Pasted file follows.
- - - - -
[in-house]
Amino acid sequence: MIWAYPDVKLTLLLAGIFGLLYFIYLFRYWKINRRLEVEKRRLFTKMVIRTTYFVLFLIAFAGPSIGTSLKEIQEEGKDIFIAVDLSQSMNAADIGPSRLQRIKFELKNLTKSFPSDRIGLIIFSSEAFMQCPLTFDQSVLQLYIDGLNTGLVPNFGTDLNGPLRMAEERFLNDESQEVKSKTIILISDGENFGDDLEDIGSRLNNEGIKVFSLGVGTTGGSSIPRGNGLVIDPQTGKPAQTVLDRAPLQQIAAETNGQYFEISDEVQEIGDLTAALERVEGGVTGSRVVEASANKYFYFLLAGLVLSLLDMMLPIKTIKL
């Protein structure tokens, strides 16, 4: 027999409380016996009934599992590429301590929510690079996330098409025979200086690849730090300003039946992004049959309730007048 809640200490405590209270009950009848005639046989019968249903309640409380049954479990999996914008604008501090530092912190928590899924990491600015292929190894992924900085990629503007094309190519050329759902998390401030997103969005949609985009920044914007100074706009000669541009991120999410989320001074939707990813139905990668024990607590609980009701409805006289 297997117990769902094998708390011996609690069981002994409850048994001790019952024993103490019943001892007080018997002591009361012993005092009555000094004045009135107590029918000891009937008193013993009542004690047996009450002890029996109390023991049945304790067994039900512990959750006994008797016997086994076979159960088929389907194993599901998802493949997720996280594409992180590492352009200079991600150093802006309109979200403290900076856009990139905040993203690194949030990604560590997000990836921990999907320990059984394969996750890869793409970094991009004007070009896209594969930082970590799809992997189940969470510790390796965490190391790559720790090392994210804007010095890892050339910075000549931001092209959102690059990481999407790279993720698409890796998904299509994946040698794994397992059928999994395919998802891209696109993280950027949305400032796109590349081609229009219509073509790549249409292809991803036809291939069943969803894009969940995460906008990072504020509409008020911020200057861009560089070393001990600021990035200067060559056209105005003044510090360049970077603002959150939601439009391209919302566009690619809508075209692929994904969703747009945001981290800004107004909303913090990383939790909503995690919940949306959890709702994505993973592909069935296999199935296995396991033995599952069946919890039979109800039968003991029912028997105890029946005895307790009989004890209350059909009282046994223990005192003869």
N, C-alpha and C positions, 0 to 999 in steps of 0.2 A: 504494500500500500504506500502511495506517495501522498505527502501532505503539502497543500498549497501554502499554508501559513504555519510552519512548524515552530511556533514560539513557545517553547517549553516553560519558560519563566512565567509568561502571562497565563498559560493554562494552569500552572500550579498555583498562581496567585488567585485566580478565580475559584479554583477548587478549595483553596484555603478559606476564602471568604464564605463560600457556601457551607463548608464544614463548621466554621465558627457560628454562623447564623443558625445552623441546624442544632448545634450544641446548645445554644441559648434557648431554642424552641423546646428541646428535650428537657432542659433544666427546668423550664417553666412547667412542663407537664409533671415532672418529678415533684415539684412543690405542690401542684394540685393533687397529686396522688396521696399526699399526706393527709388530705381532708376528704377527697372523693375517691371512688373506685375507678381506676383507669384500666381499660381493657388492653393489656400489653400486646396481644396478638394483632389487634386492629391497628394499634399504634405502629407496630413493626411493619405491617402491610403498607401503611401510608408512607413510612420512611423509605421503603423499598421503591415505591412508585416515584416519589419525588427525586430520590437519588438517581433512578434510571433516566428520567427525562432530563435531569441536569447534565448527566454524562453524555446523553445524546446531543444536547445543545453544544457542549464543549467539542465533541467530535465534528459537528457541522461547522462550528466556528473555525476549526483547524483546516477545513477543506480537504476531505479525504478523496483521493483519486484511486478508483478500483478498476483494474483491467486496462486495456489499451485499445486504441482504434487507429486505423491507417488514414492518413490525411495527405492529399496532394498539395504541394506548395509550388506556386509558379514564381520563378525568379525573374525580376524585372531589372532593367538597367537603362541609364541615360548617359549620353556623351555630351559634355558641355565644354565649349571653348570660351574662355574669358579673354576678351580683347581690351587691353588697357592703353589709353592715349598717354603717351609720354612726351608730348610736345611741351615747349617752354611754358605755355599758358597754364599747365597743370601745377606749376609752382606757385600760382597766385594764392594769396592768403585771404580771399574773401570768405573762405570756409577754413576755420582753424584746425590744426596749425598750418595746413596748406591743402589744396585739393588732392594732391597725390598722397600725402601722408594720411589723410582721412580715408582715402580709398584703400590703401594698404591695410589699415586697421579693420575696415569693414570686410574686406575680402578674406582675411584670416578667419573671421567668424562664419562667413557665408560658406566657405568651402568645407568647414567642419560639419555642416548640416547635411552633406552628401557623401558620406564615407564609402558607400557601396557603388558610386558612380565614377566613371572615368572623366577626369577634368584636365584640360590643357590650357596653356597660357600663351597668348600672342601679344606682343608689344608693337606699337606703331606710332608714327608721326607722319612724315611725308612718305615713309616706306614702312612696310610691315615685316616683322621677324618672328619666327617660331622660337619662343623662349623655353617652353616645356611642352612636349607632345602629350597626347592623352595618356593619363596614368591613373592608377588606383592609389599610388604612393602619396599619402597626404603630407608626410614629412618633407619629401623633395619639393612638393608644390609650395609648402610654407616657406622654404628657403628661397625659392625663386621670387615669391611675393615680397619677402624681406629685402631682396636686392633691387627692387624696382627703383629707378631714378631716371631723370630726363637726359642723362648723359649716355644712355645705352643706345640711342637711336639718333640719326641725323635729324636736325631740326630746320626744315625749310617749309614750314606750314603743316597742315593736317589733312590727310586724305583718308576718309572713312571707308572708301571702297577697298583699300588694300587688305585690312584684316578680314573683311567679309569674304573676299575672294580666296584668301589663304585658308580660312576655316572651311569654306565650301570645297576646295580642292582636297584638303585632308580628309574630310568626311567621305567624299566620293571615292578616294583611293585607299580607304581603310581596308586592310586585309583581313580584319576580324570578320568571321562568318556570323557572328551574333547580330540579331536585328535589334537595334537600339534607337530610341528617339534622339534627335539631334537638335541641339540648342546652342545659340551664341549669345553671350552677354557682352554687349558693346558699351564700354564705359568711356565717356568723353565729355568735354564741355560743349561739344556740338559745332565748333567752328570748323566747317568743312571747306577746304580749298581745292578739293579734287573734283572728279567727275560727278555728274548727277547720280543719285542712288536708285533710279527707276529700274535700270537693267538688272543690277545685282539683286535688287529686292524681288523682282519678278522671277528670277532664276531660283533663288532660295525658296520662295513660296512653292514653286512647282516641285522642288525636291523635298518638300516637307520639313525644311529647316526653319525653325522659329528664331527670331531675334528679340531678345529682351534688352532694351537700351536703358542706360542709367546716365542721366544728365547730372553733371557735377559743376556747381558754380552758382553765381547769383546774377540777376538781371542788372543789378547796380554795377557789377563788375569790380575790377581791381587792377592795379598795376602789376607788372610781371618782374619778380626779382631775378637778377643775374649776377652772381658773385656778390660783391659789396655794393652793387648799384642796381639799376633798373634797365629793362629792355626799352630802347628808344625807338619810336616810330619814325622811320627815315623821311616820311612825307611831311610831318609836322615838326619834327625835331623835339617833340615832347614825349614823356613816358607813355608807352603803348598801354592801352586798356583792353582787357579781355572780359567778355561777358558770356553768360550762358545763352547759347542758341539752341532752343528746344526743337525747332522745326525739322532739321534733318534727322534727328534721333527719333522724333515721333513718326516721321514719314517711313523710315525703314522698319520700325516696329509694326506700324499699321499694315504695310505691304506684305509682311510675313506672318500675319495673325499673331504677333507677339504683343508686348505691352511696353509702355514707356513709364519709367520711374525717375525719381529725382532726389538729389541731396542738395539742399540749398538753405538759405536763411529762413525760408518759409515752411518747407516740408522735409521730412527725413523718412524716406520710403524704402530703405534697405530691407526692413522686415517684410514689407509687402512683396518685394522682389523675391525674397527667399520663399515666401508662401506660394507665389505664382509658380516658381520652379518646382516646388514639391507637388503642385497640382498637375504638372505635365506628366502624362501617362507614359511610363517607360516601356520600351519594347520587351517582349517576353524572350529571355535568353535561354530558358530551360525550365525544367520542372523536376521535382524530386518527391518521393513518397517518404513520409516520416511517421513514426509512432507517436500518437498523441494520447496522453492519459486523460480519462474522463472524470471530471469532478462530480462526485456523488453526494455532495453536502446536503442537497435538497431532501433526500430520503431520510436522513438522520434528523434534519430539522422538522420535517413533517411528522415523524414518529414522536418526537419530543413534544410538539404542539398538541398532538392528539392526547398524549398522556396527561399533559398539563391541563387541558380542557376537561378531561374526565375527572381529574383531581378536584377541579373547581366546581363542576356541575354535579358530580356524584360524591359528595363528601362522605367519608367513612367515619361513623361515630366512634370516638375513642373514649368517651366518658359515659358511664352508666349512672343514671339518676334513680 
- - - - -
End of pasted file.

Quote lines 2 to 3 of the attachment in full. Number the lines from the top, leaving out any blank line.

Amino acid sequence: MIWAYPDVKLTLLLAGIFGLLYFIYLFRYWKINRRLEVEKRRLFTKMVIRTTYFVLFLIAFAGPSIGTSLKEIQEEGKDIFIAVDLSQSMNAADIGPSRLQRIKFELKNLTKSFPSDRIGLIIFSSEAFMQCPLTFDQSVLQLYIDGLNTGLVPNFGTDLNGPLRMAEERFLNDESQEVKSKTIILISDGENFGDDLEDIGSRLNNEGIKVFSLGVGTTGGSSIPRGNGLVIDPQTGKPAQTVLDRAPLQQIAAETNGQYFEISDEVQEIGDLTAALERVEGGVTGSRVVEASANKYFYFLLAGLVLSLLDMMLPIKTIKL
């Protein structure tokens, strides 16, 4: 027999409380016996009934599992590429301590929510690079996330098409025979200086690849730090300003039946992004049959309730007048 809640200490405590209270009950009848005639046989019968249903309640409380049954479990999996914008604008501090530092912190928590899924990491600015292929190894992924900085990629503007094309190519050329759902998390401030997103969005949609985009920044914007100074706009000669541009991120999410989320001074939707990813139905990668024990607590609980009701409805006289 297997117990769902094998708390011996609690069981002994409850048994001790019952024993103490019943001892007080018997002591009361012993005092009555000094004045009135107590029918000891009937008193013993009542004690047996009450002890029996109390023991049945304790067994039900512990959750006994008797016997086994076979159960088929389907194993599901998802493949997720996280594409992180590492352009200079991600150093802006309109979200403290900076856009990139905040993203690194949030990604560590997000990836921990999907320990059984394969996750890869793409970094991009004007070009896209594969930082970590799809992997189940969470510790390796965490190391790559720790090392994210804007010095890892050339910075000549931001092209959102690059990481999407790279993720698409890796998904299509994946040698794994397992059928999994395919998802891209696109993280950027949305400032796109590349081609229009219509073509790549249409292809991803036809291939069943969803894009969940995460906008990072504020509409008020911020200057861009560089070393001990600021990035200067060559056209105005003044510090360049970077603002959150939601439009391209919302566009690619809508075209692929994904969703747009945001981290800004107004909303913090990383939790909503995690919940949306959890709702994505993973592909069935296999199935296995396991033995599952069946919890039979109800039968003991029912028997105890029946005895307790009989004890209350059909009282046994223990005192003869």